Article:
I'm going to go through these categories that are on this PDF, in this video, but then once you have watched the video, you can snag the PDF inside the Facebook group and the PDF has hyperlinks so you can go directly to the websites I'm going to refer. So most days we will have a PDF like that. So make sure you get inside the Facebook group. Let's Do This, Teaching Reading Beyond the Classroom. So these are some of the guideposts that I'm thinking about. I'm hearing from a lot of you and I think you're thinking the same thing. Number one, keep it simple, sister. Keep it simple for you, keep it simple for the students, and keep it simple for their parents. This is so overwhelming to many people. There are so many remarkably hard challenges that some people are facing at home that we can't expect at all the homework be comparable to what was going on at school.
That's one principle about keeping it simple. The KISS principle. Another perspective is that you will be inundated with lots of possibilities, but I'm going to help you reign it in and focus on the biggest movers, the biggest rock, so to speak, that you can get the biggest bang for your buck from. And also in the same vein, let's not dump too much technology on ourselves or our teachers, so we're going to keep it simple in all things, how much curriculum we expect, how much technology we expect, and the communication mechanisms we expect. That's my recommendation. Along the way, you may be trying new technology and you may be trying it with students and you may feel awkward. Just do your best and forget the rest. We are all in this together.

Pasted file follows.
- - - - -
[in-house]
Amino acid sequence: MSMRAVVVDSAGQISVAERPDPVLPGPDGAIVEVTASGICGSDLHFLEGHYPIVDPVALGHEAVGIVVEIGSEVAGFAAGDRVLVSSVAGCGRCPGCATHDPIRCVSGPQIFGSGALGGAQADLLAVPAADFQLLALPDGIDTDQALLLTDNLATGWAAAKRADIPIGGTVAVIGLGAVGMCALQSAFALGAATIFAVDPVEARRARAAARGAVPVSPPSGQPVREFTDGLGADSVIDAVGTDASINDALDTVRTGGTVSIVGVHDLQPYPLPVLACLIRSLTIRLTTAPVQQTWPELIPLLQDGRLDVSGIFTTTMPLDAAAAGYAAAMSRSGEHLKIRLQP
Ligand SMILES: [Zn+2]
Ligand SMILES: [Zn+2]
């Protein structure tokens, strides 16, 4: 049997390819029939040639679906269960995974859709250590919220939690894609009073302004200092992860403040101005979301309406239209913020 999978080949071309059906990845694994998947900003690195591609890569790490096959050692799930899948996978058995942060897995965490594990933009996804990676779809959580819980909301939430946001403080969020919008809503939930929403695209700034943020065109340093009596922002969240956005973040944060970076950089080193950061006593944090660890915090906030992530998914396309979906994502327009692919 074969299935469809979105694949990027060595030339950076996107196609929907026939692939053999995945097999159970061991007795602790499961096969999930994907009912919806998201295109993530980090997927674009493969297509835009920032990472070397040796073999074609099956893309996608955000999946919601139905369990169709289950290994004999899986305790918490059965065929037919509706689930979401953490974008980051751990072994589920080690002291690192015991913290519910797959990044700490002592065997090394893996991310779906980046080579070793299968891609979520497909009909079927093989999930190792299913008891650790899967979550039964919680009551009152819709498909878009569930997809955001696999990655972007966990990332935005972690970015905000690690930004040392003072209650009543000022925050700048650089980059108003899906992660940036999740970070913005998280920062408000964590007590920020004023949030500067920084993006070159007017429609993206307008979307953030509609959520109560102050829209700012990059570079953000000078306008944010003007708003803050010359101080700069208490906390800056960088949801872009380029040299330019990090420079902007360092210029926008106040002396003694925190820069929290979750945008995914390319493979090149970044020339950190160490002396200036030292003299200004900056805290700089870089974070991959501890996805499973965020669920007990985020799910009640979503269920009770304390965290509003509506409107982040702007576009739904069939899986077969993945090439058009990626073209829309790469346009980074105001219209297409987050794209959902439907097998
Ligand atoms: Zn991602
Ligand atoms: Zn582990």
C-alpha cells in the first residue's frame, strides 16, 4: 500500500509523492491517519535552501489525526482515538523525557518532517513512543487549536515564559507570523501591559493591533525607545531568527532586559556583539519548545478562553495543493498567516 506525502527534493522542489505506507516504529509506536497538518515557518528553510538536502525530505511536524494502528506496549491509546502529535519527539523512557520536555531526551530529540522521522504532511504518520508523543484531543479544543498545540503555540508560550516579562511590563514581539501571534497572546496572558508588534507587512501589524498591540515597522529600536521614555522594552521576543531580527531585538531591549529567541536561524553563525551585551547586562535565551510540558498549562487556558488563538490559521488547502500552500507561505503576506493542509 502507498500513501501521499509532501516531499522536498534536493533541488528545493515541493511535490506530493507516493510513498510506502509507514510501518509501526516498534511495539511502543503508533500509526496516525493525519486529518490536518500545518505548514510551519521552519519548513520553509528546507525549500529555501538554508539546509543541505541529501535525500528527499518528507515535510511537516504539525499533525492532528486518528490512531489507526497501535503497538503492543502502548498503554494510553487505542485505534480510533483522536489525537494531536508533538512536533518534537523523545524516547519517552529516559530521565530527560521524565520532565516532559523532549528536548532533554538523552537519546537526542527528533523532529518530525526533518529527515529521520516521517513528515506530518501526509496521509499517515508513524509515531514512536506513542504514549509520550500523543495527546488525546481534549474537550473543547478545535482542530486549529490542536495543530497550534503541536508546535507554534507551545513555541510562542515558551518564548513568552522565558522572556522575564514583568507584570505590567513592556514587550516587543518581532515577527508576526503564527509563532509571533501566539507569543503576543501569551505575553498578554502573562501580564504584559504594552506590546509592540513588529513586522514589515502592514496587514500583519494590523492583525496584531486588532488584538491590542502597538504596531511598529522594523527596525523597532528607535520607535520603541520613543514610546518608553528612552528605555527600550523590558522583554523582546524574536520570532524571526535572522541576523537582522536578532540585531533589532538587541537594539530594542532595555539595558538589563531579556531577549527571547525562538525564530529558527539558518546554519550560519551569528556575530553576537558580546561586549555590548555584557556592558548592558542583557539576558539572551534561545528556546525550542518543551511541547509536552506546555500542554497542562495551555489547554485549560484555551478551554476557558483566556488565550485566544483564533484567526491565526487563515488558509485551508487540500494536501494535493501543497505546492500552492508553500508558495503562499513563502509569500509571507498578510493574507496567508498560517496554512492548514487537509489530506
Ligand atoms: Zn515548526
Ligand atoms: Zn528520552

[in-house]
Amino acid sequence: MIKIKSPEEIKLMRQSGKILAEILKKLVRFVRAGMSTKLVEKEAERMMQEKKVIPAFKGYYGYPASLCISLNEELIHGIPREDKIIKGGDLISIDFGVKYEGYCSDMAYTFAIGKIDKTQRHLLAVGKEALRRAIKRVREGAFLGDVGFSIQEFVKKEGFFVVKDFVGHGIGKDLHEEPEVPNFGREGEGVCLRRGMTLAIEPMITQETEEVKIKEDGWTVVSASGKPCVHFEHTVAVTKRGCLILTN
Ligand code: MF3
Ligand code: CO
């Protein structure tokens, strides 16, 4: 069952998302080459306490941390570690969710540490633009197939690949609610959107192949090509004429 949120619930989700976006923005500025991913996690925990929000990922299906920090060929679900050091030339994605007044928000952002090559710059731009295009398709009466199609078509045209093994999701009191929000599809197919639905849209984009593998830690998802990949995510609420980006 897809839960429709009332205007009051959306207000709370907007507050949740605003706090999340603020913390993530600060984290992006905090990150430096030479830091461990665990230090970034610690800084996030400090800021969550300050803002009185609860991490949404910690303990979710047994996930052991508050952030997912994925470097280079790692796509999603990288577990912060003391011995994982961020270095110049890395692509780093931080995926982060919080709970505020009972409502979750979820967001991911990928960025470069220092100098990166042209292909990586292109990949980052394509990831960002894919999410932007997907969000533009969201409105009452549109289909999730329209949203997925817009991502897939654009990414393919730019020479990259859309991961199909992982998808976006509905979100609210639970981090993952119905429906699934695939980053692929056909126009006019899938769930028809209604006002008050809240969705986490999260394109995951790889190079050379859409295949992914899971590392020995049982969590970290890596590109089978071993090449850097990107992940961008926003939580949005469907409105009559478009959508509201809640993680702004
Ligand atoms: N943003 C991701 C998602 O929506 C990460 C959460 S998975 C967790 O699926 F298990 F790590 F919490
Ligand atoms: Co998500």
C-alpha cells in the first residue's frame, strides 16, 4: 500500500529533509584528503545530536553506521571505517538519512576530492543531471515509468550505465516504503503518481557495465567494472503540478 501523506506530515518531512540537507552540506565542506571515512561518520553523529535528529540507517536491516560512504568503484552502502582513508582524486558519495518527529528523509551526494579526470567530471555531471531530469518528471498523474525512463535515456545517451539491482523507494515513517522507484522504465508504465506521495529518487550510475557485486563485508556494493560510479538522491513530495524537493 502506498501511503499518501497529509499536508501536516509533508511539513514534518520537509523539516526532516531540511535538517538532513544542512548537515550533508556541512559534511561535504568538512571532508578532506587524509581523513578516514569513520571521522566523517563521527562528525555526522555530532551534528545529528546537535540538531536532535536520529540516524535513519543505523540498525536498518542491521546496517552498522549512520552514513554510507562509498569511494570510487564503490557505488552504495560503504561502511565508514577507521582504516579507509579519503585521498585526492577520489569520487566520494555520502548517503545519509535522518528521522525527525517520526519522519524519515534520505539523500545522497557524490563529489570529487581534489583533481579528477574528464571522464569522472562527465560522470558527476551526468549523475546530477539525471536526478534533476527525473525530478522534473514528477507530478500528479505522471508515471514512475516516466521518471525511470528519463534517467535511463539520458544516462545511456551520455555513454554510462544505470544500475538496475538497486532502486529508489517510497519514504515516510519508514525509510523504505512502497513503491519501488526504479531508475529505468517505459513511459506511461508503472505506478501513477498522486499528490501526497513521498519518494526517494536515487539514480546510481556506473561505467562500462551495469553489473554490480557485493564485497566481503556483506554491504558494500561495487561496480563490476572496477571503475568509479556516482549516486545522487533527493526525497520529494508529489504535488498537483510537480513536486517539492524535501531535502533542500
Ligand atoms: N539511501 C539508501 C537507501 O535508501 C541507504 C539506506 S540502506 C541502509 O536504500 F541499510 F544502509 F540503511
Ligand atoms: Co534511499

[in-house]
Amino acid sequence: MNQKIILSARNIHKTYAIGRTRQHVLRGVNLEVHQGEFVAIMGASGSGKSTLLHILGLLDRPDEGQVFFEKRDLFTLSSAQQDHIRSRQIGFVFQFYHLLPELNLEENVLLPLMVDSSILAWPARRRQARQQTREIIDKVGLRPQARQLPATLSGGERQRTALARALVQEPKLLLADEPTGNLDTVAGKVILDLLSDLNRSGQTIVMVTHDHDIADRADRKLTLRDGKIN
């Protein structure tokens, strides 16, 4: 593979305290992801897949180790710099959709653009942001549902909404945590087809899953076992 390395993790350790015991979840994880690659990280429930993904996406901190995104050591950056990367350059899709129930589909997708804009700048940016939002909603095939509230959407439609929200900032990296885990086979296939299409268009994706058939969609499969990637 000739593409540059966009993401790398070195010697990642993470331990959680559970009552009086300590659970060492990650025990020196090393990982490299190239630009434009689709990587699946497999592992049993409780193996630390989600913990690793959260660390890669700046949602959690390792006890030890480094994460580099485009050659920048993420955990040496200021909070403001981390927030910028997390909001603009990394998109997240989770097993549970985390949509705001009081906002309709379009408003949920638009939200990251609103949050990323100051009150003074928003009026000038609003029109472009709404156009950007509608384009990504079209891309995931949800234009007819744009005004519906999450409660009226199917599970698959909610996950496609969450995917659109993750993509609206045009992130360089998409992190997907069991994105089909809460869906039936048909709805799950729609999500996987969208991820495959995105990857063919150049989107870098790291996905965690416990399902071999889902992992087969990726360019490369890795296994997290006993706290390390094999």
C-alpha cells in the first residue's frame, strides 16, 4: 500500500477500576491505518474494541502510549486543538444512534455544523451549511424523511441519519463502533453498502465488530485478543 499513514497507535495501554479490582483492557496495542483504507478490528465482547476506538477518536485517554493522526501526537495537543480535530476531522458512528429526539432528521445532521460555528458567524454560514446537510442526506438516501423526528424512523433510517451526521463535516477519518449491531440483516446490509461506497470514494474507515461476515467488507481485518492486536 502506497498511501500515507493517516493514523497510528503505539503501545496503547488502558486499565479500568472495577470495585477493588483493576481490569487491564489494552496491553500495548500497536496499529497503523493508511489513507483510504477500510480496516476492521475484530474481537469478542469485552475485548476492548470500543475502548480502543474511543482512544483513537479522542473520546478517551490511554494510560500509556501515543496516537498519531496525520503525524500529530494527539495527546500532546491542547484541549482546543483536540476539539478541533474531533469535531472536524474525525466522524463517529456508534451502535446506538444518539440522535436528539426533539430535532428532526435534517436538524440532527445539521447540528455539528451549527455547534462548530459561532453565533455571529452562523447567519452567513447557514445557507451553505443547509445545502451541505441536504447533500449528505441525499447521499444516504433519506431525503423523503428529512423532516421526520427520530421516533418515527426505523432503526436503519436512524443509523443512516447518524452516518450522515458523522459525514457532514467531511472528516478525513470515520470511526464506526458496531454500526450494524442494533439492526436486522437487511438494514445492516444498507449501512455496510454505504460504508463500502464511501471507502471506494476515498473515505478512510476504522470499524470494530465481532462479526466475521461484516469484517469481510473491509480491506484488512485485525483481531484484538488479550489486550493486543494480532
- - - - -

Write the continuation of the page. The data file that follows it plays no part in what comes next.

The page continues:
Everyone knows we don't have the training for these things. So all the little baby steps we make are going to benefit us in the long run. And we'll be here to help you with it. Relatedly, number three, model your confusion or your doubts or your learning. Show the students that learning never ends if you make a mistake because you click the wrong thing in a Zoom classroom, don't worry about it. It's not anything to be embarrassed about. It's an opportunity for you to say, "I'm going to learn something here." This is how life is. We're always learning and if you quit learning, you're going to lose out in life. And then finally, let's think outside the box because this is... we're not in a school anymore. Everything's going to have to be radically different.